From 1 January 2022, certain private sector and government contracts in Queensland, valued at $10 million or more, will require a project trust account.
- The project trust account regime is being rolled out to the private sector and a broader range of government entities from 1 January 2022.
- This regime will apply to contracts worth $10 million or more from 1 January 2022, before the threshold then drops to $3 million from 1 July 2022, and to $1 million from 1 January 2023.
- Given the administrative and financial burden of complying with the regime and penalties for non-compliance, parties should ensure they are prepared well before the relevant date for commencement.
Since March 2018, project bank accounts have been used on certain building, construction and services contracts involving government departments and hospital and health services in Queensland. In 2020, the Queensland Government amended the Building Industry Fairness (Security of Payment) Act 2017 (Qld) to simplify the regime. The next phase of that new regime starts on 1 January 2022. This will be the first time that project trust accounts are required in Queensland for non-government contracts.
What are project trust accounts?
Project bank accounts, or project trust accounts, are aimed at ensuring that money paid by a principal is held by the head contractor on trust for the benefit of the contractor and its subcontractors. Importantly, they provide extra protections for subcontractors if a builder becomes insolvent.
How does the regime work and what does it apply to?
The new regime creates a statutory trust, and obliges head contractors to establish and manage a bank account for that trust, known as the 'project trust account'. This is a bank account with an approved financial institution, which meets certain minimum requirements. The regime applies to contracts where over 50% of the contract price is for 'project trust work'. This includes the erection or construction, renovation, alteration, extension, improvement or repair of 'buildings', and related site work. Buildings are defined broadly to include any fixed structure that is wholly or partly enclosed by walls or a roof. There are a range of exclusions for particular sectors and types of work or contract, such as pure maintenance contracts.
For more details regarding the project trust account regime, see our previous articles
- In with the new? Bringing further project bank account reforms closer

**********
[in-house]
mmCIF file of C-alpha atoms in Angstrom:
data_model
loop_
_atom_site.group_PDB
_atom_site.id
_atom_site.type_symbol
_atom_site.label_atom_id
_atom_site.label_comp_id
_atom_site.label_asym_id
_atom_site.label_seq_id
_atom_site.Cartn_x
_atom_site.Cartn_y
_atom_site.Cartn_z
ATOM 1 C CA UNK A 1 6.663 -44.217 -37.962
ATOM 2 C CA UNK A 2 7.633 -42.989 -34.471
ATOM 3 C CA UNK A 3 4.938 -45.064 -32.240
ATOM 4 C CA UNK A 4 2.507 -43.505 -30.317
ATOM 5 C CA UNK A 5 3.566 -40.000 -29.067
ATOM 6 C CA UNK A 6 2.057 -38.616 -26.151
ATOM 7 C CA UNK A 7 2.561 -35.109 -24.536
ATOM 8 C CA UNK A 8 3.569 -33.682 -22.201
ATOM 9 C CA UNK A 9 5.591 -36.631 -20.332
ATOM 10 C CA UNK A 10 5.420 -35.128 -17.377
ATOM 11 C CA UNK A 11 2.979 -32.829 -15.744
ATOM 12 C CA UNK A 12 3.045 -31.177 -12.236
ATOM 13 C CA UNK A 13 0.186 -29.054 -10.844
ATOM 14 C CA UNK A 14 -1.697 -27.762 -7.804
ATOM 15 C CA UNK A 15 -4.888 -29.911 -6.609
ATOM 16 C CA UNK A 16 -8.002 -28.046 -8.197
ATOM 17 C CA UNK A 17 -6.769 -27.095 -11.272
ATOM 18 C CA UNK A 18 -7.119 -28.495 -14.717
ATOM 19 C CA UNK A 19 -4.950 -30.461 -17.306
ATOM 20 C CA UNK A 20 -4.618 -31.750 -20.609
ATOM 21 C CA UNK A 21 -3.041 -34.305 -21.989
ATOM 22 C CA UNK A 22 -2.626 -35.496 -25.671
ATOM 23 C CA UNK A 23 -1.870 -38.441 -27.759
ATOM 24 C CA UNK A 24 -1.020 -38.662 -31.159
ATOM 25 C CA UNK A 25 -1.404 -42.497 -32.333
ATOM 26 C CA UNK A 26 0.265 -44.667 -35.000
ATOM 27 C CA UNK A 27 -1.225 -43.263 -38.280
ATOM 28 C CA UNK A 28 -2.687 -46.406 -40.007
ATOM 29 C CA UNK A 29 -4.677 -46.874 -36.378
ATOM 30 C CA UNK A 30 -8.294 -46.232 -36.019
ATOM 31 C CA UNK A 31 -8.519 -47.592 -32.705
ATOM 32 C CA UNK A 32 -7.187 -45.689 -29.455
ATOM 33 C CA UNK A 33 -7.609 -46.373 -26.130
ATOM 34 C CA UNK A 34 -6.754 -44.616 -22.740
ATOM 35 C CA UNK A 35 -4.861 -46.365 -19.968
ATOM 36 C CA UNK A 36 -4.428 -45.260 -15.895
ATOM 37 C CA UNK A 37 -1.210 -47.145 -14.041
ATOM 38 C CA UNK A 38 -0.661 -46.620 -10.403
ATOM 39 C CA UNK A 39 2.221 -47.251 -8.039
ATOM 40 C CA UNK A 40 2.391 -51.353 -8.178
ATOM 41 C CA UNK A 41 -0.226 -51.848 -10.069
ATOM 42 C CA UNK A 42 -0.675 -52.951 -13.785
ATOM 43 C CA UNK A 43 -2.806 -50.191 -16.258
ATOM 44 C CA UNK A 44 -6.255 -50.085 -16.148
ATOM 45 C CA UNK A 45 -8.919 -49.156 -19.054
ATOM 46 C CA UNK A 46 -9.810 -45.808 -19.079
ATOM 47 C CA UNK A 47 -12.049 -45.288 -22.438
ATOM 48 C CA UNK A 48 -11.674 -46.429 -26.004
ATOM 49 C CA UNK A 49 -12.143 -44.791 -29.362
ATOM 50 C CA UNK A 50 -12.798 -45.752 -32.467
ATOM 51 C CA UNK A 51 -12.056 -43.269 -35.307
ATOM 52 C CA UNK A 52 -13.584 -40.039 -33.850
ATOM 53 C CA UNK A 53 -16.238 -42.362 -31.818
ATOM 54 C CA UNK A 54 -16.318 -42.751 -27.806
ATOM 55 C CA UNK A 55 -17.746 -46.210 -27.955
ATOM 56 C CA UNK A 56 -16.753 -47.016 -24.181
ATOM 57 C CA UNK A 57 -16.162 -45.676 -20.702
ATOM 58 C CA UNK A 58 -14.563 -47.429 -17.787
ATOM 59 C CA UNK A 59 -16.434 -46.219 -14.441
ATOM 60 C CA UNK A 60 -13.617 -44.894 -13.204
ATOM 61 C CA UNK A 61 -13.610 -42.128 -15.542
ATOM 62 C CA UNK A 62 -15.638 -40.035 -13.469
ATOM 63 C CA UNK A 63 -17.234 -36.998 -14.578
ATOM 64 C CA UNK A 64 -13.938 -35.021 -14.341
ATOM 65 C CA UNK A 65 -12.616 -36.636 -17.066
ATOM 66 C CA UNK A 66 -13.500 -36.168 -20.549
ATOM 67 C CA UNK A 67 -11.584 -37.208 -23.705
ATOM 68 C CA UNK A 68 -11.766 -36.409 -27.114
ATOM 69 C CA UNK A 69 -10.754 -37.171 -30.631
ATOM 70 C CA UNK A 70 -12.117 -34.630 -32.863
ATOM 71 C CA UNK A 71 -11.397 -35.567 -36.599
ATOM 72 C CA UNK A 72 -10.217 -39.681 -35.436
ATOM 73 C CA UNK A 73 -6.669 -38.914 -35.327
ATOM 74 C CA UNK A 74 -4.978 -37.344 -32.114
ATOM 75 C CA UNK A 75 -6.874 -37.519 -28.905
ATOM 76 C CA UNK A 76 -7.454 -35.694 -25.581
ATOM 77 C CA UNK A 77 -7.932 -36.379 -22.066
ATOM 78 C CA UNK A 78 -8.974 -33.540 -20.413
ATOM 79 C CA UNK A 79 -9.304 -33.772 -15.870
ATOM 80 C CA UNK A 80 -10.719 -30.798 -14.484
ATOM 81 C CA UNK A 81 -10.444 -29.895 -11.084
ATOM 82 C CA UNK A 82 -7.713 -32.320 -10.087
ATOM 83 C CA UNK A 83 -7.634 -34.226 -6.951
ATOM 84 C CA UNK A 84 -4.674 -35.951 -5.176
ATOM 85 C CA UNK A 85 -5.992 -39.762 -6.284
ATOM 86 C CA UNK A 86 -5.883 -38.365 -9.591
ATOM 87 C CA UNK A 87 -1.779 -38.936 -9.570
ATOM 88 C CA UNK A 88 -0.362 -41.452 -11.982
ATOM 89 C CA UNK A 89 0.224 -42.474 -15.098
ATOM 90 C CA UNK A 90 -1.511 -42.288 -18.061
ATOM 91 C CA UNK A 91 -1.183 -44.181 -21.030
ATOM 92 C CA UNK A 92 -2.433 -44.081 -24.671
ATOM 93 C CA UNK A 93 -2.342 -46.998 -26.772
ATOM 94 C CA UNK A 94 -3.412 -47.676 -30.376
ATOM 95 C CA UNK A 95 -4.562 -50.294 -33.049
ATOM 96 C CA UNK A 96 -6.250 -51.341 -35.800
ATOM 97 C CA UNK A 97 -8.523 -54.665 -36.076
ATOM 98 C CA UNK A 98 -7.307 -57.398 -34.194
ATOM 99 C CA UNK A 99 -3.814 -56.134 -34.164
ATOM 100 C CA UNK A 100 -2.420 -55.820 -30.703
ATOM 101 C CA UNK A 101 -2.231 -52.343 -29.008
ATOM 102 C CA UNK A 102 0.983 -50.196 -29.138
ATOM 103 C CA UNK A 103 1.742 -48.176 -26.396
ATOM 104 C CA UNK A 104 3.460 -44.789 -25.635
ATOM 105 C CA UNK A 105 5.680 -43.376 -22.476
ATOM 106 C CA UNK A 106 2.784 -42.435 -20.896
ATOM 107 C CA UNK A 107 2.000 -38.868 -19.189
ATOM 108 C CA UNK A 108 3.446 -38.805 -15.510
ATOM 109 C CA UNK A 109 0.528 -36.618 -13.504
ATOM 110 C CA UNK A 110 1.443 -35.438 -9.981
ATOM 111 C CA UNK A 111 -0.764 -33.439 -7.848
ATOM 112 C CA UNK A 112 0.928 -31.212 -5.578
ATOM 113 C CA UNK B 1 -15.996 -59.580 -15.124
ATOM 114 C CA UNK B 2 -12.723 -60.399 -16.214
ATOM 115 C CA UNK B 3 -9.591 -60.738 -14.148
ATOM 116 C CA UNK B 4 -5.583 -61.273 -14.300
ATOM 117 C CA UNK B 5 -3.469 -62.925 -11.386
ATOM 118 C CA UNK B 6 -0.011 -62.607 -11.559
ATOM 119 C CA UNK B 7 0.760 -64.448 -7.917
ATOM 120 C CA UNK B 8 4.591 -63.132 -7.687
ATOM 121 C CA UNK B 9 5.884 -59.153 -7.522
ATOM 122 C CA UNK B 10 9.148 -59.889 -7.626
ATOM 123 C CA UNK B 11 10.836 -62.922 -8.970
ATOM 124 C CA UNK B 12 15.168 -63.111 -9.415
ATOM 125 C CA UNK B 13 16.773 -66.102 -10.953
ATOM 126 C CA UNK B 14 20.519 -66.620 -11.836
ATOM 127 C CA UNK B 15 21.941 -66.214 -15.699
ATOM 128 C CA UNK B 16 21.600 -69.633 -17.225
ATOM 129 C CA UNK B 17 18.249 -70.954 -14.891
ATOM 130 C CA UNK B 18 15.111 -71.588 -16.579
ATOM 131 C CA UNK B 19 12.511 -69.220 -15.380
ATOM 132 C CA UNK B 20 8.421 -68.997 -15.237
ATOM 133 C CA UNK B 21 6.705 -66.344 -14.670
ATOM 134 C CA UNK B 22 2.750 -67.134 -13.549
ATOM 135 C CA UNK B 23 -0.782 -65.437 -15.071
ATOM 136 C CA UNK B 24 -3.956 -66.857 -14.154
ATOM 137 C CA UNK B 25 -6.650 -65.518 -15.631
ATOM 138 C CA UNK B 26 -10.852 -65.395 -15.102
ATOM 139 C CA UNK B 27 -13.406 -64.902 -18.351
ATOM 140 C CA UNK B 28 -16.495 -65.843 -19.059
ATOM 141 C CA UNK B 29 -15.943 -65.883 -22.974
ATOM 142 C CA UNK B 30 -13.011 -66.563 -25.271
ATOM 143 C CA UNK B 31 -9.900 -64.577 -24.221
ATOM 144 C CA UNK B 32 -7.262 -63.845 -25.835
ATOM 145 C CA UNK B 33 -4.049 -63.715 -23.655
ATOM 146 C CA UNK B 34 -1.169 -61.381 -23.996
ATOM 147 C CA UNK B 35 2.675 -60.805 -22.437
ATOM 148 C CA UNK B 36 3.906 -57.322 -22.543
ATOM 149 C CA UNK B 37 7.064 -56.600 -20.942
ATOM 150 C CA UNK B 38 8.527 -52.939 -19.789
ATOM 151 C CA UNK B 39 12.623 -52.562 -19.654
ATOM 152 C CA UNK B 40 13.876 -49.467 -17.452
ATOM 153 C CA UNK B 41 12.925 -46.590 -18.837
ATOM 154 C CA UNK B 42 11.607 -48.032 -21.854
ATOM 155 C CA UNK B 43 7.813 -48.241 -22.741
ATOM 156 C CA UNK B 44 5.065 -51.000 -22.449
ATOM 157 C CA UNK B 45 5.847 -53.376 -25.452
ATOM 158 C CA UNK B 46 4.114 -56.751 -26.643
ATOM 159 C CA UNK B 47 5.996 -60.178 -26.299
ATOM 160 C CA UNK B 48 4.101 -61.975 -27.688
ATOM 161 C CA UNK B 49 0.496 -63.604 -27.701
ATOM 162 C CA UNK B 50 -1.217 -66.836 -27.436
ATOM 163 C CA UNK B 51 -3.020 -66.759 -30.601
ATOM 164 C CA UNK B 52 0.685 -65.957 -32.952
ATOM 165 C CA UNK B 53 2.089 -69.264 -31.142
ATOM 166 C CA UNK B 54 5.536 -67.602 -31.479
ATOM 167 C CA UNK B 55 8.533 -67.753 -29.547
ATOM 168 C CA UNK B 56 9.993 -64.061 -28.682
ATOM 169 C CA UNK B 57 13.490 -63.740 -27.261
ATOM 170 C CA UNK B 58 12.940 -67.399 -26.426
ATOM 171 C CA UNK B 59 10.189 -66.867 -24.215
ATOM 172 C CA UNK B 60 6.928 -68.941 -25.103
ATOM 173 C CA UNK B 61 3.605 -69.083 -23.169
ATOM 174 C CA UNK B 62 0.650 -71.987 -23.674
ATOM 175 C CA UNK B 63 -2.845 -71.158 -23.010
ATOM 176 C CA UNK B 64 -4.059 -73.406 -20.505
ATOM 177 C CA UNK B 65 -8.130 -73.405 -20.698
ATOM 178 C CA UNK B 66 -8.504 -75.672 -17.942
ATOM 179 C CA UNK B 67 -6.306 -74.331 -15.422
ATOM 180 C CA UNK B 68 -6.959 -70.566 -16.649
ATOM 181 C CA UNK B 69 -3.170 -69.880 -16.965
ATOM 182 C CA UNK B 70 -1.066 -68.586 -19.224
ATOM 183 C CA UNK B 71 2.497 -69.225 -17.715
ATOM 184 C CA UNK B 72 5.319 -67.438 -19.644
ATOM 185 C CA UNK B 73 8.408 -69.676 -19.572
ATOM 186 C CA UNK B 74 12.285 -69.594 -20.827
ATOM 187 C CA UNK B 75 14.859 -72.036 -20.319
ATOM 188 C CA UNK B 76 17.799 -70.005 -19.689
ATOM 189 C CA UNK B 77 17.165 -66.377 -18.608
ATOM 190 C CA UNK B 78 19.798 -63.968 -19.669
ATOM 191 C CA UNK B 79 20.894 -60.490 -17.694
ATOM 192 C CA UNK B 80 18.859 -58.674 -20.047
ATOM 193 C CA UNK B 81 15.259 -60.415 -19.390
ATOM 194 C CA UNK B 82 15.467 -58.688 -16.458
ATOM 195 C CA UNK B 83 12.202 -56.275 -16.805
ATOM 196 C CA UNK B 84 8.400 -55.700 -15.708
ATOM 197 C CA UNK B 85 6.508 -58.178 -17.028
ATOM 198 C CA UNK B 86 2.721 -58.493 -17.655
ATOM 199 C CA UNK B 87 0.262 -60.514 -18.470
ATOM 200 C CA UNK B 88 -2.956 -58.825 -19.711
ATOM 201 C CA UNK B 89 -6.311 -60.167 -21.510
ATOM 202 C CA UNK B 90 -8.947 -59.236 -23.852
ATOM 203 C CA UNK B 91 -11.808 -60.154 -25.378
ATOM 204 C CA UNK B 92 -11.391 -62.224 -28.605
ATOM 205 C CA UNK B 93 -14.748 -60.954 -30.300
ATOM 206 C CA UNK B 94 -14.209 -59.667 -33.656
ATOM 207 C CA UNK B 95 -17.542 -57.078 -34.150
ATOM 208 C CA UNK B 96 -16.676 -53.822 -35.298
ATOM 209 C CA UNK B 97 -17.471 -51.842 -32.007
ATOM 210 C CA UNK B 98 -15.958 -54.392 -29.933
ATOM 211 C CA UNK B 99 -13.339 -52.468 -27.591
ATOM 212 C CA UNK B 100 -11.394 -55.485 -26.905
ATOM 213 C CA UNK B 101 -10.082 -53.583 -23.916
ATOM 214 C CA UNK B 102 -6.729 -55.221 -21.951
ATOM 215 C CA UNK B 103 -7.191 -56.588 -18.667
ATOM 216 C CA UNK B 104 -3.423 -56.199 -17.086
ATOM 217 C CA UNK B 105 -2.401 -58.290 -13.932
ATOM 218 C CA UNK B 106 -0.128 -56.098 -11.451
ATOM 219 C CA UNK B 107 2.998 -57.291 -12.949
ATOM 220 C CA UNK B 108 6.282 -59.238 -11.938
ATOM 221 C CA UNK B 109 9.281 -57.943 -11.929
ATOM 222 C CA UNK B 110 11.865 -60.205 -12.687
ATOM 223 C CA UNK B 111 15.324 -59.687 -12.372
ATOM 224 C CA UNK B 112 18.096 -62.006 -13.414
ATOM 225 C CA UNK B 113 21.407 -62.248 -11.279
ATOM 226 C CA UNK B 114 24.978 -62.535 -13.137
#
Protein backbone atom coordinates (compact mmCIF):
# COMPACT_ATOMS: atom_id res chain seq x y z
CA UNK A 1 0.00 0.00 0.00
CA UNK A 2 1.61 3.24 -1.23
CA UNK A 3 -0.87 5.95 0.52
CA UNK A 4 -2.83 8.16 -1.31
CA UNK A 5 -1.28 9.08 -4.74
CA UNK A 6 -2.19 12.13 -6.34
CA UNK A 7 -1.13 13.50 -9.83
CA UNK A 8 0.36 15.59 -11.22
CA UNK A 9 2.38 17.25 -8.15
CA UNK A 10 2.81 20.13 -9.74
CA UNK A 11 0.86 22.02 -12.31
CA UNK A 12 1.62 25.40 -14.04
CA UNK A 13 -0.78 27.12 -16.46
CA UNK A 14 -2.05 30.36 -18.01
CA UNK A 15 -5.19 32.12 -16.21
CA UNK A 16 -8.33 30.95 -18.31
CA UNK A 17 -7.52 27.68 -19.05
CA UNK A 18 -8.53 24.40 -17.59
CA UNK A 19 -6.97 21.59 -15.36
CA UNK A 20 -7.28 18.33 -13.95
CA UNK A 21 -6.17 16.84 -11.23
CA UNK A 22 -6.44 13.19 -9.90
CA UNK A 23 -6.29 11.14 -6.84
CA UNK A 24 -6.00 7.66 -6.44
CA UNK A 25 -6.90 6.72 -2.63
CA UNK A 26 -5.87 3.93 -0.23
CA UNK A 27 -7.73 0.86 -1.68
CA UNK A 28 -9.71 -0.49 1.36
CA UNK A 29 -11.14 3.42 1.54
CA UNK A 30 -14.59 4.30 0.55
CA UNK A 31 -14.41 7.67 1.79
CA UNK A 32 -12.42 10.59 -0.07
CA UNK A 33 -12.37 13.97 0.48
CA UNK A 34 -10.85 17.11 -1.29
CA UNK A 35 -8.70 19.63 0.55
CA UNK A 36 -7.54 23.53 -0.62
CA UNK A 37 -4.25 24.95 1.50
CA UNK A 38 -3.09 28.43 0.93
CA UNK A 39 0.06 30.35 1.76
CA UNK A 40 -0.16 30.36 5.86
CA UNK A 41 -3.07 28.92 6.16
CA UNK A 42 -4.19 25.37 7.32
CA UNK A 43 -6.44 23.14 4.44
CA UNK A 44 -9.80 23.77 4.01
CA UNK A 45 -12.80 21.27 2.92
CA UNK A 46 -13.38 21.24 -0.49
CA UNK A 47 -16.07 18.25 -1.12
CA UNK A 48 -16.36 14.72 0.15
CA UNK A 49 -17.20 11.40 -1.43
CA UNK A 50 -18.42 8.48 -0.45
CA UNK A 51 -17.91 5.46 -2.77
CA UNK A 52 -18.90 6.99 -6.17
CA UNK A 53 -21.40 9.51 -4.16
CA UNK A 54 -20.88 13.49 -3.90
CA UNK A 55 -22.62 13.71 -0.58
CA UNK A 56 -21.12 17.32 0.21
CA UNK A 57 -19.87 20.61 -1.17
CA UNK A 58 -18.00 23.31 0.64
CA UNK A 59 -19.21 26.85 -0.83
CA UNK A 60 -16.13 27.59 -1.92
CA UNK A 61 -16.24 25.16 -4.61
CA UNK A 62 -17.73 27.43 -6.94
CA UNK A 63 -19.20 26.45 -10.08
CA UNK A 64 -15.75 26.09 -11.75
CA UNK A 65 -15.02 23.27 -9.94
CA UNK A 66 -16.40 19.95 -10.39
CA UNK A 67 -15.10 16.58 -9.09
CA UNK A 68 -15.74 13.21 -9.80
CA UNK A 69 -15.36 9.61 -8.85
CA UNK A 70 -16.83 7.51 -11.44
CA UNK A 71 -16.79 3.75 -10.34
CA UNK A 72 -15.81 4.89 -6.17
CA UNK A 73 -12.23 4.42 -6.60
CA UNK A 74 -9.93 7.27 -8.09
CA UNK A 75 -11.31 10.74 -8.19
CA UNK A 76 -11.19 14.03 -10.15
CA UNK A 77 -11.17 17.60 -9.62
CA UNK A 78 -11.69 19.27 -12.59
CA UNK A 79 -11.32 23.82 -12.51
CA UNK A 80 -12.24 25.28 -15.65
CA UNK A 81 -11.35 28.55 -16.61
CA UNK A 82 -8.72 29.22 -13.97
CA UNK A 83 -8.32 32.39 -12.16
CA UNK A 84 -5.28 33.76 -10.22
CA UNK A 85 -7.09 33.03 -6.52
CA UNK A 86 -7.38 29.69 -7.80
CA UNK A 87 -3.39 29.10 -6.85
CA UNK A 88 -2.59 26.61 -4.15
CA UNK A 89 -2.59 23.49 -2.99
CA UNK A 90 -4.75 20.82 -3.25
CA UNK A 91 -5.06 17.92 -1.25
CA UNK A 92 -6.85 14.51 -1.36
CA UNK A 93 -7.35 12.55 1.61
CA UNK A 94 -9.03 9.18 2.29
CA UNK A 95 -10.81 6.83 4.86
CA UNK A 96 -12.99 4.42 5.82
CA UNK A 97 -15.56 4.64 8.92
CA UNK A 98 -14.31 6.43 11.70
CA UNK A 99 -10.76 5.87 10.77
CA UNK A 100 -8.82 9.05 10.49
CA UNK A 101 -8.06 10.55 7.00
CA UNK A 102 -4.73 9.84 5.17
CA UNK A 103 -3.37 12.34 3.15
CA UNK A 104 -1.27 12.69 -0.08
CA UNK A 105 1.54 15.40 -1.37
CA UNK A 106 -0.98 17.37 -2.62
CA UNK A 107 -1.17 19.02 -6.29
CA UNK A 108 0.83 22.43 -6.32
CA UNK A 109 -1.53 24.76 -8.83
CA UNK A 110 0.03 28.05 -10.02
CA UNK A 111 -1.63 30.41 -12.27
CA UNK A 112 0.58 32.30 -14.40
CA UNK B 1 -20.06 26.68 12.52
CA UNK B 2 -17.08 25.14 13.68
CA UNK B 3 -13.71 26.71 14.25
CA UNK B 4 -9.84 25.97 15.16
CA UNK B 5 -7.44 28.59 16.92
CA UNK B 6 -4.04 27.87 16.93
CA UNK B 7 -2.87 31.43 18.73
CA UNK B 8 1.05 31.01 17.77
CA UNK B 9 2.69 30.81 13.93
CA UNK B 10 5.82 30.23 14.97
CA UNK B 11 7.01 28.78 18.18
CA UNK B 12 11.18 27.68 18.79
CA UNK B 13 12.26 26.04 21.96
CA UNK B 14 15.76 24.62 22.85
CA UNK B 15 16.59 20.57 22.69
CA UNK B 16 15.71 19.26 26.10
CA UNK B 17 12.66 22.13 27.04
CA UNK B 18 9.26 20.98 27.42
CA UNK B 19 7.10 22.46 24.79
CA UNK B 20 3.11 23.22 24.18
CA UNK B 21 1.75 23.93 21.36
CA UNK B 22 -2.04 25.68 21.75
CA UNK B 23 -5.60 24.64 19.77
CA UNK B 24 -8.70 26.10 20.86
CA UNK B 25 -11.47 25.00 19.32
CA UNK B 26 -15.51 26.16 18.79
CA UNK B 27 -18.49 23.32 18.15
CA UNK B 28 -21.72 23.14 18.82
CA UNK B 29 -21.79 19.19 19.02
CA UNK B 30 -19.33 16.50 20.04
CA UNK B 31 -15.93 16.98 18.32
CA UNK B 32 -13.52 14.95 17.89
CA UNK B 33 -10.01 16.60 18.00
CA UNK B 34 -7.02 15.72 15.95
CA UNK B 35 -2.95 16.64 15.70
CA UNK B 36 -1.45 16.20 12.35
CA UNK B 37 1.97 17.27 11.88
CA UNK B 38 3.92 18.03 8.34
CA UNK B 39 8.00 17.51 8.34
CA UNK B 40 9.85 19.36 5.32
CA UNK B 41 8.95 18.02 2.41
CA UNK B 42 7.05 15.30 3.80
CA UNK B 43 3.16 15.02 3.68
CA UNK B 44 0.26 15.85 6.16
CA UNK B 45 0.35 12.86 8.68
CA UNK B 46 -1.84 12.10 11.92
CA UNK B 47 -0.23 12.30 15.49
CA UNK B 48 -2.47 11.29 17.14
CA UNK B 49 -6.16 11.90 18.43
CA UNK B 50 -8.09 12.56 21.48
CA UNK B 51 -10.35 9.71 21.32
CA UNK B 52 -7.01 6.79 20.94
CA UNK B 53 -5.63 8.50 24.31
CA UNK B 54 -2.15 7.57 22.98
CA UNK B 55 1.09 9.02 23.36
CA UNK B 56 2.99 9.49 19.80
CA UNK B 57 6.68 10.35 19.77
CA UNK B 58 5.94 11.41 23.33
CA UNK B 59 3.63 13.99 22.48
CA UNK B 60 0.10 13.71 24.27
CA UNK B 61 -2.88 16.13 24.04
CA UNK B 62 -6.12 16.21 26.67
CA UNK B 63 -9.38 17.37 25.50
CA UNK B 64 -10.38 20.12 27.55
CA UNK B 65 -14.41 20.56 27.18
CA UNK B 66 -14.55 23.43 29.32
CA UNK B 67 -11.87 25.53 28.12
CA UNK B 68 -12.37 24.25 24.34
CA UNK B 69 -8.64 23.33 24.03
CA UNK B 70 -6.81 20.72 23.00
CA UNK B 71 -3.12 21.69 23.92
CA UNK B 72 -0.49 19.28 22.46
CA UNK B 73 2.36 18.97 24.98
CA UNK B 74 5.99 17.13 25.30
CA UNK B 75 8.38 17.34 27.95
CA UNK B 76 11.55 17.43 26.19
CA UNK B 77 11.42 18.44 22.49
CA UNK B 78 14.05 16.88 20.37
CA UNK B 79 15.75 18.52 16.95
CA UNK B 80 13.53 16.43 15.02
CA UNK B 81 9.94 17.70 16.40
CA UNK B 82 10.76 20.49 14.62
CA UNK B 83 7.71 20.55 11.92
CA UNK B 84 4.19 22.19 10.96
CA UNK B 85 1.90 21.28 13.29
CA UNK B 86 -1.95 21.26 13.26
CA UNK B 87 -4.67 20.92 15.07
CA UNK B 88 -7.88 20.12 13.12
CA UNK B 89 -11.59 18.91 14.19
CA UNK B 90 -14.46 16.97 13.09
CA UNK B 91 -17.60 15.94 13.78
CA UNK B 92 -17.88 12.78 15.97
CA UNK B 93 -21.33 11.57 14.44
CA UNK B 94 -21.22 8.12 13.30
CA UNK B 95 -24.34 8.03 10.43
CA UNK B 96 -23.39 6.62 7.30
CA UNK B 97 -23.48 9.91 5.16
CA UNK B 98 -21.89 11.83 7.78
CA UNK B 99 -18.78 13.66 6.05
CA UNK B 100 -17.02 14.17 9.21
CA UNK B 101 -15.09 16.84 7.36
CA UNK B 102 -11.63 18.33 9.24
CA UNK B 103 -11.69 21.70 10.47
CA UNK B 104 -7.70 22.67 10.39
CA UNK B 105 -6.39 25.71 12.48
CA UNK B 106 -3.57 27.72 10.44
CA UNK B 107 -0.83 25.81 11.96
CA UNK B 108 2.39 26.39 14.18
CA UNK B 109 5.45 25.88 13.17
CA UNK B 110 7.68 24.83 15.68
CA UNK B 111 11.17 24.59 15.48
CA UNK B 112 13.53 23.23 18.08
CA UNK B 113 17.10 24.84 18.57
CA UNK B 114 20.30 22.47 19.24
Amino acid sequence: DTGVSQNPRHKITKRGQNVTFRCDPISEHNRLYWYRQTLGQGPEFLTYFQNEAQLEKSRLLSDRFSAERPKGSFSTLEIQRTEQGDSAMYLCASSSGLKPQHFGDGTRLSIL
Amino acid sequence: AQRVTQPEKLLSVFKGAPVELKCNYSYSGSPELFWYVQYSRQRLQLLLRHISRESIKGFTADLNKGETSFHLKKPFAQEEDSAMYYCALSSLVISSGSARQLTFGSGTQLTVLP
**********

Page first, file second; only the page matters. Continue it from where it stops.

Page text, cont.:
- Queensland delivers on indicative timeframe for project trust accounts
Further rollout of the project trust account regime
Project trust accounts are currently required for state government and hospital and health services contracts valued at $1 million or more. From 1 January 2022, the regime is being extended to the private sector, and the broader government sector, for contracts valued at $10 million or more (excluding GST).
That monetary threshold will then drop to $3 million from 1 July 2022, and to $1 million from 1 January 2023.
Will it apply to my contract?
The Queensland Building and Construction Commission (QBCC) has developed a project trust account tool to help parties determine if a project trust account is required. This is a helpful tool, but legal advice should also be sought if parties are in doubt. The QBCC also keeps a publicly available register of trust accounts.
What do I need to do?
There are extensive requirements for head contractors, who have to act as trustees and establish and manage the trust account. They also have to hold any retention monies in a retention trust account.
Principals who are awarding contracts over $10 million also have obligations under the Act, including to ensure that a trust account is established if they know that one ought to be, and to make payments only into that account. Contract terms will generally require some updating to deal with the regime. We have assisted a number of principal and contractor clients with this process.
There are significant penalties for non-compliance with the project trust account regime by principals, builders and subcontractors. Given the administrative and financial burden of complying with the regime, in addition to the penalties for non-compliance, parties should ensure they are prepared well before the relevant date for commencement.